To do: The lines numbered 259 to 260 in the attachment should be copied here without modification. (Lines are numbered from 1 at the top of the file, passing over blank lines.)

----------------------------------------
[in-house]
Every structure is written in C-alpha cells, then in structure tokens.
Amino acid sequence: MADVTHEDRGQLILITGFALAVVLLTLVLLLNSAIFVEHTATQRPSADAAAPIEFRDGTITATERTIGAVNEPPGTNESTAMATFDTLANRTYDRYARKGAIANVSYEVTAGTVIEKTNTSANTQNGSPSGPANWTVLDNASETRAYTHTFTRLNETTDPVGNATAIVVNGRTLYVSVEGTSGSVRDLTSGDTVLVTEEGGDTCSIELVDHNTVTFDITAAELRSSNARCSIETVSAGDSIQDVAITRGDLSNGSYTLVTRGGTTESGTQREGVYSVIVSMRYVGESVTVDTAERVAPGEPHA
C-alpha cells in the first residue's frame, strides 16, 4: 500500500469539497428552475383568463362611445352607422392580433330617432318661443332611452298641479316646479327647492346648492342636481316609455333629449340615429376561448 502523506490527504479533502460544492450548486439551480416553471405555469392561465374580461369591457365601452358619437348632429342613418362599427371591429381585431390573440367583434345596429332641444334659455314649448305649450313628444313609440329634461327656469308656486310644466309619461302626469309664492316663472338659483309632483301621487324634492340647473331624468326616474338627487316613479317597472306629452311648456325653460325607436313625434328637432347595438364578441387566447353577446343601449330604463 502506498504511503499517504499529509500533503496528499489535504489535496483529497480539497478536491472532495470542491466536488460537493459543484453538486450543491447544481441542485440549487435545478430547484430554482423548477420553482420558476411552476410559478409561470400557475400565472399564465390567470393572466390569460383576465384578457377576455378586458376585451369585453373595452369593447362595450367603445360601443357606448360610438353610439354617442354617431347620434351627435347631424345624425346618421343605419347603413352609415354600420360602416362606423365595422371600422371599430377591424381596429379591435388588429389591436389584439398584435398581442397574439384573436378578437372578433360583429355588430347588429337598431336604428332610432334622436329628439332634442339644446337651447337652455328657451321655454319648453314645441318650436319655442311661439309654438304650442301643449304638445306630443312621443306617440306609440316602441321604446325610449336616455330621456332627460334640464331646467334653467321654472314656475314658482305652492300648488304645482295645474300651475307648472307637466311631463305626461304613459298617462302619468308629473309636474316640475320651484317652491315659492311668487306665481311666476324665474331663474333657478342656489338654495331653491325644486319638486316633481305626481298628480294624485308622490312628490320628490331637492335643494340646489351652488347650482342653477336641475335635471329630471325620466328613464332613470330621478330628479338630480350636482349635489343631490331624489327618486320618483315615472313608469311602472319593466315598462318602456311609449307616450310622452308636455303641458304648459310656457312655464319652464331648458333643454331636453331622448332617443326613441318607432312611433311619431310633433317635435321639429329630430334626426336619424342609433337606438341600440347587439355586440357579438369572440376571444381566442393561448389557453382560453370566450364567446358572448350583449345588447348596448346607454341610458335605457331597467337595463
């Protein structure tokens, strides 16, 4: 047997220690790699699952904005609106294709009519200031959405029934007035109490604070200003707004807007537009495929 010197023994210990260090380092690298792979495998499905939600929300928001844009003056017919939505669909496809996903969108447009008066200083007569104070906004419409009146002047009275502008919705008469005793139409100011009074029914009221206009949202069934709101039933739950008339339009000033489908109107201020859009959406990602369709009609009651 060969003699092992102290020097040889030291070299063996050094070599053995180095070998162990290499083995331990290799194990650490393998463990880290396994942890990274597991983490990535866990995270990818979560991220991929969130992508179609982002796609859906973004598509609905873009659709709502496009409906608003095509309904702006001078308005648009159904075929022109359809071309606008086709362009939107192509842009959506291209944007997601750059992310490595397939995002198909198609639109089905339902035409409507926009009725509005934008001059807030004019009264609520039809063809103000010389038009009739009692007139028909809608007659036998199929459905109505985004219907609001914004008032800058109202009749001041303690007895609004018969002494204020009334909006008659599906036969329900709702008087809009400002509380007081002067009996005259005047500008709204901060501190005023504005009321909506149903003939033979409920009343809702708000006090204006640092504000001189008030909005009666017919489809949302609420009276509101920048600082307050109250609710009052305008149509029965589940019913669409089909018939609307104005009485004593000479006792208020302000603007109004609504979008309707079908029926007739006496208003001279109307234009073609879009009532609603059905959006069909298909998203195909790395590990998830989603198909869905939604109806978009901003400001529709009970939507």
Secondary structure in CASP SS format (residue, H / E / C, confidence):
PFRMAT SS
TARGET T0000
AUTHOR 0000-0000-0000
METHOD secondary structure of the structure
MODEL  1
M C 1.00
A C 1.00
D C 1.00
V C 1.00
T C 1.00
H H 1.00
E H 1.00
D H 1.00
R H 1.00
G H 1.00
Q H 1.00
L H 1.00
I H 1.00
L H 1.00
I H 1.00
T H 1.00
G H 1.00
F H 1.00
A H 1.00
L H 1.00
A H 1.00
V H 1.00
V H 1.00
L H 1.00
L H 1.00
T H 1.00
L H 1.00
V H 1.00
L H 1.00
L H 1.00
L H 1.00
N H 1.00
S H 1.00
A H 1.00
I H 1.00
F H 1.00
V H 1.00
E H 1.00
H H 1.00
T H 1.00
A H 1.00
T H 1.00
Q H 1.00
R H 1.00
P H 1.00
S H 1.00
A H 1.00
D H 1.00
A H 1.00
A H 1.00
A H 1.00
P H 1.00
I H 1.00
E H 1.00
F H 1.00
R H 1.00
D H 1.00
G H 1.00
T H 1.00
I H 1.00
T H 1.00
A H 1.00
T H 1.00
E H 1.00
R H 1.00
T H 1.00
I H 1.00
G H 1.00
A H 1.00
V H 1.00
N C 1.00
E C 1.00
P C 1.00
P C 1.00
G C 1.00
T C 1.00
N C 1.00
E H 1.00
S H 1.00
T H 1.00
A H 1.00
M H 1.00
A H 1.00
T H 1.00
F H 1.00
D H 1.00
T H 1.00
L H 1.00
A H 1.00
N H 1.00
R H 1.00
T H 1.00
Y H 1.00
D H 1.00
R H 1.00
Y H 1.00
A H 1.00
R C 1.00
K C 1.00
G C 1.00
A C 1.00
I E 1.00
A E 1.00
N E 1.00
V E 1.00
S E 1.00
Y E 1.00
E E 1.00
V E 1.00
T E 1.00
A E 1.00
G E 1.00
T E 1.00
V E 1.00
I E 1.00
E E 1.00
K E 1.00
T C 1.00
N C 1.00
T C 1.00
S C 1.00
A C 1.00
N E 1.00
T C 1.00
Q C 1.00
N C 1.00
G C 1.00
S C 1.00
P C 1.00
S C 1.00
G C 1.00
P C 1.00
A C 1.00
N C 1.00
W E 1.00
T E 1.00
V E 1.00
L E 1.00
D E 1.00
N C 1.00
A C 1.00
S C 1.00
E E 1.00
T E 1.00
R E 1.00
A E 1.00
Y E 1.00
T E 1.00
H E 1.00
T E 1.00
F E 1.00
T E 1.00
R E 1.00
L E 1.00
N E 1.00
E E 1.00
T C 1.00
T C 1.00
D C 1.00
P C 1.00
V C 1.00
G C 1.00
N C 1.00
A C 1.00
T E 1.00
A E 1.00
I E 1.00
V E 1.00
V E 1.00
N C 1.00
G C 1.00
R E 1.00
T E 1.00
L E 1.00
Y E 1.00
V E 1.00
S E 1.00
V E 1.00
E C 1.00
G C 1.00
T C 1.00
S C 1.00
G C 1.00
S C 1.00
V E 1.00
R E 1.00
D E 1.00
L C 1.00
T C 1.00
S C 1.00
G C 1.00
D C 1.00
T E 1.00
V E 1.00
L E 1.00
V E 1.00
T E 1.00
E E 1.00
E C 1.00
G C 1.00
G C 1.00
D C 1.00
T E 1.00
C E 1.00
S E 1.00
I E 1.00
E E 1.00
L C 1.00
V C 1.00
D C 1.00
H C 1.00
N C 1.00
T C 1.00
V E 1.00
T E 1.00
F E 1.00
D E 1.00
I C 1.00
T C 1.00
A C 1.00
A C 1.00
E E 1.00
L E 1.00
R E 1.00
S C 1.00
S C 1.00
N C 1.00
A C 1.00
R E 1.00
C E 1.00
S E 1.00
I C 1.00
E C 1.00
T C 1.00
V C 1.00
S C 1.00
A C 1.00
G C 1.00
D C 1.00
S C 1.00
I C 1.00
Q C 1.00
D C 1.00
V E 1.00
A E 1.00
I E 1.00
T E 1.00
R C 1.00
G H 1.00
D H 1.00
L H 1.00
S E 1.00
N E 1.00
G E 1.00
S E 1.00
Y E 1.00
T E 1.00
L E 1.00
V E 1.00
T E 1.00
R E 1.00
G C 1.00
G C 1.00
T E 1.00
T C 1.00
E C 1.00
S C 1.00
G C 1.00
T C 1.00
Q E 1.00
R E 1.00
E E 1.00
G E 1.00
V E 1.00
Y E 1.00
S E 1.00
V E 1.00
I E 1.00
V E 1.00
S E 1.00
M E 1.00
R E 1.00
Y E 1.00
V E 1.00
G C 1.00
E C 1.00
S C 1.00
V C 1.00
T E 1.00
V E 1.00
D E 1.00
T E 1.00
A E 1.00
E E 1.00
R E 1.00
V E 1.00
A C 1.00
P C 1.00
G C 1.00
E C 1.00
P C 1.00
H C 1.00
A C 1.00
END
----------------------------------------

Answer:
R C 1.00
G H 1.00